Long stretches of marshland extend in all directions from Charleston's harbor and the surrounding barrier islands The landscapes are marked by water, church spire skylines, and the beauty of the Atlantic with miles of beaches illuminated by glorious sunsets.
Charleston itself is called the holy city for its array of churches reminding us of the religious past (and these days, present) of this country. Houses in town have the porches we imagine when we think of southern mansions, but because taxes were based on frontal space, porches often face the sides of the buildings giving an off center feel to the streets and an insight into economics, even of the wealthy who could afford such structures.
And that leads, as it always does, to slavery. The slave museum stands on the site of the slave market of Charleston, in operation until the 1860's. As recently as the 1960's it was occupied by a car dealership.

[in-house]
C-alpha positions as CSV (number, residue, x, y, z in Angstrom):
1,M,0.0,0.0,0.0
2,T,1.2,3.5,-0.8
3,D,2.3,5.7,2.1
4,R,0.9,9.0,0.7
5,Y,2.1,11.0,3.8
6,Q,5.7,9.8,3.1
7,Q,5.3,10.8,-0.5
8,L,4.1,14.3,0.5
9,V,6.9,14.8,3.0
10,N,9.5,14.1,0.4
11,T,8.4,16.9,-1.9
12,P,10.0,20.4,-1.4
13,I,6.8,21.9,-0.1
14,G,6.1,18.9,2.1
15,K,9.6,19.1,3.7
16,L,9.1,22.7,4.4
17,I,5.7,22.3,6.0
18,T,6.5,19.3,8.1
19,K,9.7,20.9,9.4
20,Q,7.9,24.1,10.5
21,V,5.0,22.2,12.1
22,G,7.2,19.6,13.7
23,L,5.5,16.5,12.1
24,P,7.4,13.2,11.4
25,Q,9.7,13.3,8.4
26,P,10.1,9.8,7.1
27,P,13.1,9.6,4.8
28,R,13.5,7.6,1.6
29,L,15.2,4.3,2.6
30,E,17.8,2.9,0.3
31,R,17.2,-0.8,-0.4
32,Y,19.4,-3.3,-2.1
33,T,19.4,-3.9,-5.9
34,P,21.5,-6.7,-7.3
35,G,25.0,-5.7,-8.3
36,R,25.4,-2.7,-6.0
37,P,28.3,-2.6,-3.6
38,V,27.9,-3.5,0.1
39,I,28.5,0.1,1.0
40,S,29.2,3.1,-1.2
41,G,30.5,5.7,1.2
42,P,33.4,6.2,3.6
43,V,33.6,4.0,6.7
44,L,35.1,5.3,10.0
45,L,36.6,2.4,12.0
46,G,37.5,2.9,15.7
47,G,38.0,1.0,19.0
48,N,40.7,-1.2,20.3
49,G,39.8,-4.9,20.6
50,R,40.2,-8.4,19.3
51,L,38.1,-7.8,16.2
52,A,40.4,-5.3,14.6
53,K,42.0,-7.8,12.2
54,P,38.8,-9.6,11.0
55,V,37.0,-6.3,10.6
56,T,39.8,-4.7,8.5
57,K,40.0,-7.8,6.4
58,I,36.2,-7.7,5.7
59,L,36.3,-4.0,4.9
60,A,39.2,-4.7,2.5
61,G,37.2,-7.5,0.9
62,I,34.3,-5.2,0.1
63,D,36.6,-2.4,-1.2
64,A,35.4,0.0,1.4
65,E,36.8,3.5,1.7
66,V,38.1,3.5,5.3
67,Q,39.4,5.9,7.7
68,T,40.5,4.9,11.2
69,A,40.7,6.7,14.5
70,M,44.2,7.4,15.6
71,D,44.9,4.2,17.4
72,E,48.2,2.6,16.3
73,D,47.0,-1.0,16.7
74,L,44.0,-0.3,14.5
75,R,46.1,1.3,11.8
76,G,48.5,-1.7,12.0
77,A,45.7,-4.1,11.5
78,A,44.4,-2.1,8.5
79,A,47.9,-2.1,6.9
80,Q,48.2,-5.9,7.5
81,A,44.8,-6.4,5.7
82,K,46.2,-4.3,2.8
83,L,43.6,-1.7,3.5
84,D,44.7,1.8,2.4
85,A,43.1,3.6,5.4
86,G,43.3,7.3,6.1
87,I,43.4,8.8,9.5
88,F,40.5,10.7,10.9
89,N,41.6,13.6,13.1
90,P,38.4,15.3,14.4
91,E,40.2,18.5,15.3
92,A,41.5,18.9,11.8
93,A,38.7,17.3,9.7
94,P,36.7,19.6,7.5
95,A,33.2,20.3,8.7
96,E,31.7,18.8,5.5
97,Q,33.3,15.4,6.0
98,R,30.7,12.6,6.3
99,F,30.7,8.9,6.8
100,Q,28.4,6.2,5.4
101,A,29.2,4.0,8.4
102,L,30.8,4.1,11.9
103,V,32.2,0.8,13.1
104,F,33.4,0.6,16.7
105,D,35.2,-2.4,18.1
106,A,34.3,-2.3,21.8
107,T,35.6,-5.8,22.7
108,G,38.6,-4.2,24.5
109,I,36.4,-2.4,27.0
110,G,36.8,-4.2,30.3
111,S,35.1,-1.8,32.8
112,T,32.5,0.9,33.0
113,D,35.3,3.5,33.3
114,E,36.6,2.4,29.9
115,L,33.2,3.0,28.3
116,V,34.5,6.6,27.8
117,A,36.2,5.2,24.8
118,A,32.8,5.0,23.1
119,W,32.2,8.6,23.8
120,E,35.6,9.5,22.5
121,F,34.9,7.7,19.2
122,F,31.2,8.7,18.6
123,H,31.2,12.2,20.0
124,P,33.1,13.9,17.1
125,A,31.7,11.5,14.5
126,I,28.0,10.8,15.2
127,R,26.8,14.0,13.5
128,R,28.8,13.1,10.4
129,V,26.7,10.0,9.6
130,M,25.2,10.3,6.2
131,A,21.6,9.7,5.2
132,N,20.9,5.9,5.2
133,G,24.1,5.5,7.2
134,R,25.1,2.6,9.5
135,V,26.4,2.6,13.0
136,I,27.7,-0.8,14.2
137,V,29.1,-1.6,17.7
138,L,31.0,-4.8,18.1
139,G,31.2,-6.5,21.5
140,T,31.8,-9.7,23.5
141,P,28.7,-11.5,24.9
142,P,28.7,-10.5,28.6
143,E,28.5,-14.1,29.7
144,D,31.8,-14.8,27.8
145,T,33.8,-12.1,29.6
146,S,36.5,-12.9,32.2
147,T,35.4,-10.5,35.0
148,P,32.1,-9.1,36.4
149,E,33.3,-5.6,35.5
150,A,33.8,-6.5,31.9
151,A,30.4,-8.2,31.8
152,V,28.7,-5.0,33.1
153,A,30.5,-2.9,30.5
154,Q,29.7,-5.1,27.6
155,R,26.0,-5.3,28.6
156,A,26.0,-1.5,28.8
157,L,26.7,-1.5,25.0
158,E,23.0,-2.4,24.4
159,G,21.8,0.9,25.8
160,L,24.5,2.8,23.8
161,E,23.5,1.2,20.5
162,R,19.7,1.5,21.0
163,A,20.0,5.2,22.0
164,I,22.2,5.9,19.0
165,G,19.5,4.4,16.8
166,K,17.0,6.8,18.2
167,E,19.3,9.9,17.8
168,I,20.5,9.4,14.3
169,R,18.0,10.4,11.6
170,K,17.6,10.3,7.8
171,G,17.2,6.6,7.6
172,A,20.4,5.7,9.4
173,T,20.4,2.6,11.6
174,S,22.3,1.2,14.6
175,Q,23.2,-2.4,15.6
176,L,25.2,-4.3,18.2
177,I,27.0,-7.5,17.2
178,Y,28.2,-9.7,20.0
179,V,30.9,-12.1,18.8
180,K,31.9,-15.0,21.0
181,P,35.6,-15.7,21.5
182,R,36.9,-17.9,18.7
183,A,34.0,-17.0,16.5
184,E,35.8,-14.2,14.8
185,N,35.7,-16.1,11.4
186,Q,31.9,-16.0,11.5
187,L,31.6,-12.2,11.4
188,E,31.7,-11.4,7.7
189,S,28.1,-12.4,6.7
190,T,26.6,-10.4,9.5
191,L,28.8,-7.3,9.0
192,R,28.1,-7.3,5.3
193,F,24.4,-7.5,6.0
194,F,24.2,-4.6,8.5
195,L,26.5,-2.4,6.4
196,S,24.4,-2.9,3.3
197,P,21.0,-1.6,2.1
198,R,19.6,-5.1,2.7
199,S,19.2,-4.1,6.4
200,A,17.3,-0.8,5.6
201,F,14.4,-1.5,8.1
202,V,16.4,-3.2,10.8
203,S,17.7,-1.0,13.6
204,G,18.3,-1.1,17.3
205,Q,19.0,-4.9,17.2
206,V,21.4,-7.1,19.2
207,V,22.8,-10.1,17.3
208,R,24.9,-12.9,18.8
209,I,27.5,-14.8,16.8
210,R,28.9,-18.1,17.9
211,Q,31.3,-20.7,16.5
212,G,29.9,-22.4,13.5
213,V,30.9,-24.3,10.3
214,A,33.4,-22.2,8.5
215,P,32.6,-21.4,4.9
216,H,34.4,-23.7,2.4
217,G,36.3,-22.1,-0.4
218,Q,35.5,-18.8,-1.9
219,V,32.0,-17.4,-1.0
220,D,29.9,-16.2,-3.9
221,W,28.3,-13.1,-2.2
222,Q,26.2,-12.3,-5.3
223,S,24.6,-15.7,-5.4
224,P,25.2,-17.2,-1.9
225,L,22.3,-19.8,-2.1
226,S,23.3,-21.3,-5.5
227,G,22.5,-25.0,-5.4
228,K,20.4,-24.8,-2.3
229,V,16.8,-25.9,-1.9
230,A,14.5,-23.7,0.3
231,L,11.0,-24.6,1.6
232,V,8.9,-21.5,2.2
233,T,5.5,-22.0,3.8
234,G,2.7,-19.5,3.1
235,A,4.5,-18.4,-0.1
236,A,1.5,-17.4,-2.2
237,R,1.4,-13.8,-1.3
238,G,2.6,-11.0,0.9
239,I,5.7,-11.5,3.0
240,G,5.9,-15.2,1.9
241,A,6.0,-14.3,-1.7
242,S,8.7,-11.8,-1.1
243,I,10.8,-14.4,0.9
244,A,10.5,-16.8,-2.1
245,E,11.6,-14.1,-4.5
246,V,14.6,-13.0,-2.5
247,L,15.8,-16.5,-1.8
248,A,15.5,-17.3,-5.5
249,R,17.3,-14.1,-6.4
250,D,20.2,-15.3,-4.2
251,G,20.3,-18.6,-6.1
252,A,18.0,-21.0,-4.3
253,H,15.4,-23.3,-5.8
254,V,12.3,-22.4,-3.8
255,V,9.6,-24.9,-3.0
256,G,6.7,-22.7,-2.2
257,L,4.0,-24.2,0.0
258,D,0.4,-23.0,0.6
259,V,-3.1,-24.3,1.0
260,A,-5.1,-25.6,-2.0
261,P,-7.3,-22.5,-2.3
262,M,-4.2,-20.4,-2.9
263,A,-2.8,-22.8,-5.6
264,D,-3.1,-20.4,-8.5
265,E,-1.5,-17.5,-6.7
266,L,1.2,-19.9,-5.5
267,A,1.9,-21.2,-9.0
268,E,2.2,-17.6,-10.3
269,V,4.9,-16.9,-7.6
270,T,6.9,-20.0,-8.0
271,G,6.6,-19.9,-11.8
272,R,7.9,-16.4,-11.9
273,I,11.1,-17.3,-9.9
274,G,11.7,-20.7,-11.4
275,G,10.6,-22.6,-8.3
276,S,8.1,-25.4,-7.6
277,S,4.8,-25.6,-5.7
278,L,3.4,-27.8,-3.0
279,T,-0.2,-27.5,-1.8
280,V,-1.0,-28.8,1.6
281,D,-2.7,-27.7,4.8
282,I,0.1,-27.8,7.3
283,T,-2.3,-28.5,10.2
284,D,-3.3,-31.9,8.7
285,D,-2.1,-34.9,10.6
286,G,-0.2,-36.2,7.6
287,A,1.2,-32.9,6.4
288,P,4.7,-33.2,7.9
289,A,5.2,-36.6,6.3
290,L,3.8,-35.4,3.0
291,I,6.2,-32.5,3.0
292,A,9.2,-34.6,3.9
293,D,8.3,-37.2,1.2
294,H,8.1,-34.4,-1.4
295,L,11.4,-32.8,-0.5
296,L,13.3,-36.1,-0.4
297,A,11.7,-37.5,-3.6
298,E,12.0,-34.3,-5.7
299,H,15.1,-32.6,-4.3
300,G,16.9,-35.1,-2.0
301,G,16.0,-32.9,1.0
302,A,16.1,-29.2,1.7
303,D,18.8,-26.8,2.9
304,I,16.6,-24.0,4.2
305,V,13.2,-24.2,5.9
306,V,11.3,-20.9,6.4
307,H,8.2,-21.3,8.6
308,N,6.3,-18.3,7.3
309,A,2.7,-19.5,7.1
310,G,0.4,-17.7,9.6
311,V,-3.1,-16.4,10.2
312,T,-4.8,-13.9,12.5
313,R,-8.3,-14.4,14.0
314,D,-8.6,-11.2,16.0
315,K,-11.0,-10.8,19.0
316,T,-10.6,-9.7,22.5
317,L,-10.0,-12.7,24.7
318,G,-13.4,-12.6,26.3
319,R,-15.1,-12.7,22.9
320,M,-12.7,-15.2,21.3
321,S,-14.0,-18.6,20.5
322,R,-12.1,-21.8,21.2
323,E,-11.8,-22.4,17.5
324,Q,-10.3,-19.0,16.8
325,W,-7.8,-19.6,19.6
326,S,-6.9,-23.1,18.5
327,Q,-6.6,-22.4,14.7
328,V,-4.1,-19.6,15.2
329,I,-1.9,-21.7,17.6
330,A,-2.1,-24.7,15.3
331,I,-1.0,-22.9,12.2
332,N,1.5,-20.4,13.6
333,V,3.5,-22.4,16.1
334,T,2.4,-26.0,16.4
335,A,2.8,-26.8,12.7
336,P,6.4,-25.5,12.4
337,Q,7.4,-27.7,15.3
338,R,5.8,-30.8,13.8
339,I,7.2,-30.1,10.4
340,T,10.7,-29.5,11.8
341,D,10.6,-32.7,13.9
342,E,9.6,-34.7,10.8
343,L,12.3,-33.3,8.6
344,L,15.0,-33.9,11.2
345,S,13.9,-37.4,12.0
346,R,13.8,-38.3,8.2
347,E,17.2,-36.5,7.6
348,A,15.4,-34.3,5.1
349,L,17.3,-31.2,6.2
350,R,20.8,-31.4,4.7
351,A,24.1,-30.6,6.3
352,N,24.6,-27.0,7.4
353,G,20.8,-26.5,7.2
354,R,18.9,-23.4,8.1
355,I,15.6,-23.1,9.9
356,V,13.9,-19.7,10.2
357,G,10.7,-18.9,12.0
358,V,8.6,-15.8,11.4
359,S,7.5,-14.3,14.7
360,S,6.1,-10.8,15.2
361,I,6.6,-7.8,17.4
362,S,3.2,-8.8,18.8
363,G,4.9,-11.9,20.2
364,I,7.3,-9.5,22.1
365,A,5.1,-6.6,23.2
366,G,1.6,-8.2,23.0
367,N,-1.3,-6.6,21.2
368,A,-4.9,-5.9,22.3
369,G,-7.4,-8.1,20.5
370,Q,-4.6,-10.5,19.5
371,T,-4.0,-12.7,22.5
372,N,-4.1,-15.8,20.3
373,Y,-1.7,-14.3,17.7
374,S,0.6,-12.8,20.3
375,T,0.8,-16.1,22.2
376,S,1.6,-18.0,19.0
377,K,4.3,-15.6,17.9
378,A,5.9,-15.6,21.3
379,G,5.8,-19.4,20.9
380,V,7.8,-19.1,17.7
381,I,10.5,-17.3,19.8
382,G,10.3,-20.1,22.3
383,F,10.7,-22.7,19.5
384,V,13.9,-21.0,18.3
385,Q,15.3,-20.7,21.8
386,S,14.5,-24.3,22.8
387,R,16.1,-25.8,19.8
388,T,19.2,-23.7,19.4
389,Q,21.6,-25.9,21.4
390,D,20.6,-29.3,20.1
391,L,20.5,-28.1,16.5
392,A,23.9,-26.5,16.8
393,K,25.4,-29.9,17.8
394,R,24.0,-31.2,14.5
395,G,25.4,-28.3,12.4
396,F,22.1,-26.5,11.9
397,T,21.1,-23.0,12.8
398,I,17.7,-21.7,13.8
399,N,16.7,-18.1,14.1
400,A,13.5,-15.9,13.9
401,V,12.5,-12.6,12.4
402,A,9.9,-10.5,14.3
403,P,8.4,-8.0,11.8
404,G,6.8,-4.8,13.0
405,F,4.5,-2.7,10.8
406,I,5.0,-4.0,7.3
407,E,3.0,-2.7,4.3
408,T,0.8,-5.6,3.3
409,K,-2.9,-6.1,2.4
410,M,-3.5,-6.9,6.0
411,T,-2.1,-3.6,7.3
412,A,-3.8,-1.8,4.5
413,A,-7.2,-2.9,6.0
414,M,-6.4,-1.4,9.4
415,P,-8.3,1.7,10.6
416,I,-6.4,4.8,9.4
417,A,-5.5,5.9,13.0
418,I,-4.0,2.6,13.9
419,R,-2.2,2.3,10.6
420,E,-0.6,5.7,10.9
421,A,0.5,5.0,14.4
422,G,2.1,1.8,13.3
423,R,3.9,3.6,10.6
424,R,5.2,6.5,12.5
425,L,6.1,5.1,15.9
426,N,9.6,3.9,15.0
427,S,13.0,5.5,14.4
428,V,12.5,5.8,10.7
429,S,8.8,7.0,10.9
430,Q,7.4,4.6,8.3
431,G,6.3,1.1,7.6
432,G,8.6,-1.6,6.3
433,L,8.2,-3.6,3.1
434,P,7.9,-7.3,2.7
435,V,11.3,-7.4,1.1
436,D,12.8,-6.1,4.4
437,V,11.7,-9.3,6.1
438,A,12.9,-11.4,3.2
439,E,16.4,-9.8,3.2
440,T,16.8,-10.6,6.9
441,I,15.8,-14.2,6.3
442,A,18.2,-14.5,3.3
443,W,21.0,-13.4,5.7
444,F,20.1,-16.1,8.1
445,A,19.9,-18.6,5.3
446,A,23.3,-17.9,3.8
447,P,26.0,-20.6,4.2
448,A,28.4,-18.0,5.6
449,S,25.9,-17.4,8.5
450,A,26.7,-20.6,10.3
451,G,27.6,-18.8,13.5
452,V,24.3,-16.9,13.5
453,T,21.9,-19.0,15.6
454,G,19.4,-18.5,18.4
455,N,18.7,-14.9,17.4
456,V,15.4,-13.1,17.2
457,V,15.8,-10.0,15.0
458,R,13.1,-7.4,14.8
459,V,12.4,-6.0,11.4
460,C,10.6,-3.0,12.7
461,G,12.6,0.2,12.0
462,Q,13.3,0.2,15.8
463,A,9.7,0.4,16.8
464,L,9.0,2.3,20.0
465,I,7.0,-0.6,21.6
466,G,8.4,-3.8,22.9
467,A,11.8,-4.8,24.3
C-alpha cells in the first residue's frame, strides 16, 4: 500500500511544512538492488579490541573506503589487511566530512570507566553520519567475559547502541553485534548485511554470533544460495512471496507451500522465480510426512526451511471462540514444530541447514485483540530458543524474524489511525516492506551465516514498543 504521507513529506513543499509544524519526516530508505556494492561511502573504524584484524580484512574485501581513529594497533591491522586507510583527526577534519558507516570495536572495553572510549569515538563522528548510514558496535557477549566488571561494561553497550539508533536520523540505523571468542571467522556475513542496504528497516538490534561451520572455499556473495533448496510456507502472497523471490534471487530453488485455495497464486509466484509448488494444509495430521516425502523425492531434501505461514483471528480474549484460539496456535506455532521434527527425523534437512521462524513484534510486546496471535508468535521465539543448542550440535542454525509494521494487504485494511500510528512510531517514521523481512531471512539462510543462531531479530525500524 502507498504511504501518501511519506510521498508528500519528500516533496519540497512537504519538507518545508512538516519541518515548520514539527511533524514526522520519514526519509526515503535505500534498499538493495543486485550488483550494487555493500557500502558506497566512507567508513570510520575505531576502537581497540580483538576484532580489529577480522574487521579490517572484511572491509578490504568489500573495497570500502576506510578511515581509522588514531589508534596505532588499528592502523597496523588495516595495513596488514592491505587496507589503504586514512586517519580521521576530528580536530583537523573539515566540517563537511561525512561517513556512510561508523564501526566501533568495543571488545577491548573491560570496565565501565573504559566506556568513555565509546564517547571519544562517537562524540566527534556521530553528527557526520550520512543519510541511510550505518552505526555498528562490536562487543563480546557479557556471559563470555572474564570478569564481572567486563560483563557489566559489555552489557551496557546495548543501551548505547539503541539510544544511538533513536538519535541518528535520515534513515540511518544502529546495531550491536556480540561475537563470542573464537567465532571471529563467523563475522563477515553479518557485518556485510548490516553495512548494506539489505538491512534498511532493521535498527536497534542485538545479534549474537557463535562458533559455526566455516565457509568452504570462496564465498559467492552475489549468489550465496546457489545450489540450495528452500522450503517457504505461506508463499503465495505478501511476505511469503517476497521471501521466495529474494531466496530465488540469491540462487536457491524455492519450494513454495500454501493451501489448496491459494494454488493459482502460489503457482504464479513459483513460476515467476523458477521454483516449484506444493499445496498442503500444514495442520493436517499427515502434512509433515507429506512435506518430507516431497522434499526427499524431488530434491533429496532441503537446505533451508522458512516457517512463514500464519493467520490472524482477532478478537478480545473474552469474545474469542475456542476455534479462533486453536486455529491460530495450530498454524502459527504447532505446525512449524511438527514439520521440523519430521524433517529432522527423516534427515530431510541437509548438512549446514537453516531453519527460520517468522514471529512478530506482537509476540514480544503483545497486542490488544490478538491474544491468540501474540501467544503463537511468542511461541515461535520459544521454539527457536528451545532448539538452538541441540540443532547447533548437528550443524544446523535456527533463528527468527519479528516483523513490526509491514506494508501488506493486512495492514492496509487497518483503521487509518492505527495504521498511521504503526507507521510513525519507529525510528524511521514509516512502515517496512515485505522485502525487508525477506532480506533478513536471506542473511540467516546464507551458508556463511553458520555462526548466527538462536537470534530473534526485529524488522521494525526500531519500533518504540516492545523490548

Here you can peruse copies of the records of sales with listings of human beings with their traits (good breeder, half worker, cotton and rice worker, butler, healer) and the cost of each. Shocking to say the least.
Not to forget that New York City had a bustling slave trade into the 1700's and in the 1990's construction in the financial district unearthed a slave cemetery. Slavery is the dark spot on all of America but it's here in the South that the marshes remind of the slaves struggling to clear this land for the rice and cotton plantations. Slavery is still present in the beach resort where not a single African-American face appears. It's in our hearts as the landscape leaks the blood of those who came before us.